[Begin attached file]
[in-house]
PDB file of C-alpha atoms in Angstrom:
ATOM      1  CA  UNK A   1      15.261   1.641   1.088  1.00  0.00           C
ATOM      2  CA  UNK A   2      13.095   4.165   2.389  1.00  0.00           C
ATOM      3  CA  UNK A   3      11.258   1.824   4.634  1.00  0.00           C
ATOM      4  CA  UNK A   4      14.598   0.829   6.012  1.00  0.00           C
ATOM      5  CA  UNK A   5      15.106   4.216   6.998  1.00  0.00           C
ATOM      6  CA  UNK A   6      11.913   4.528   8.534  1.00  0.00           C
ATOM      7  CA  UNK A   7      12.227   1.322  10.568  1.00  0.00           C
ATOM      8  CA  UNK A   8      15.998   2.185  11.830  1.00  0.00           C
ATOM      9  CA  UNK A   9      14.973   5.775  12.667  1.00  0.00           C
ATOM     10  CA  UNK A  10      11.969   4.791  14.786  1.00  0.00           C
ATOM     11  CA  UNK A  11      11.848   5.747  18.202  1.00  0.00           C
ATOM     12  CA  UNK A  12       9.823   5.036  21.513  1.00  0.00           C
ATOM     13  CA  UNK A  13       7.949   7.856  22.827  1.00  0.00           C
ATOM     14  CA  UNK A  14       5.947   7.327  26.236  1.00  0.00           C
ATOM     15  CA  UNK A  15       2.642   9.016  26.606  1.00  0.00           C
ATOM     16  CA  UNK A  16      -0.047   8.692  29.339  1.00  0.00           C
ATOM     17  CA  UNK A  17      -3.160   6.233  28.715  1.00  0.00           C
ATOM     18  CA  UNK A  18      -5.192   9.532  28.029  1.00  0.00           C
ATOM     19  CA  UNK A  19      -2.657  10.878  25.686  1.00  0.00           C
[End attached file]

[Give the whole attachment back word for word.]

[in-house]
PDB file of C-alpha atoms in Angstrom:
ATOM      1  CA  UNK A   1      15.261   1.641   1.088  1.00  0.00           C
ATOM      2  CA  UNK A   2      13.095   4.165   2.389  1.00  0.00           C
ATOM      3  CA  UNK A   3      11.258   1.824   4.634  1.00  0.00           C
ATOM      4  CA  UNK A   4      14.598   0.829   6.012  1.00  0.00           C
ATOM      5  CA  UNK A   5      15.106   4.216   6.998  1.00  0.00           C
ATOM      6  CA  UNK A   6      11.913   4.528   8.534  1.00  0.00           C
ATOM      7  CA  UNK A   7      12.227   1.322  10.568  1.00  0.00           C
ATOM      8  CA  UNK A   8      15.998   2.185  11.830  1.00  0.00           C
ATOM      9  CA  UNK A   9      14.973   5.775  12.667  1.00  0.00           C
ATOM     10  CA  UNK A  10      11.969   4.791  14.786  1.00  0.00           C
ATOM     11  CA  UNK A  11      11.848   5.747  18.202  1.00  0.00           C
ATOM     12  CA  UNK A  12       9.823   5.036  21.513  1.00  0.00           C
ATOM     13  CA  UNK A  13       7.949   7.856  22.827  1.00  0.00           C
ATOM     14  CA  UNK A  14       5.947   7.327  26.236  1.00  0.00           C
ATOM     15  CA  UNK A  15       2.642   9.016  26.606  1.00  0.00           C
ATOM     16  CA  UNK A  16      -0.047   8.692  29.339  1.00  0.00           C
ATOM     17  CA  UNK A  17      -3.160   6.233  28.715  1.00  0.00           C
ATOM     18  CA  UNK A  18      -5.192   9.532  28.029  1.00  0.00           C
ATOM     19  CA  UNK A  19      -2.657  10.878  25.686  1.00  0.00           C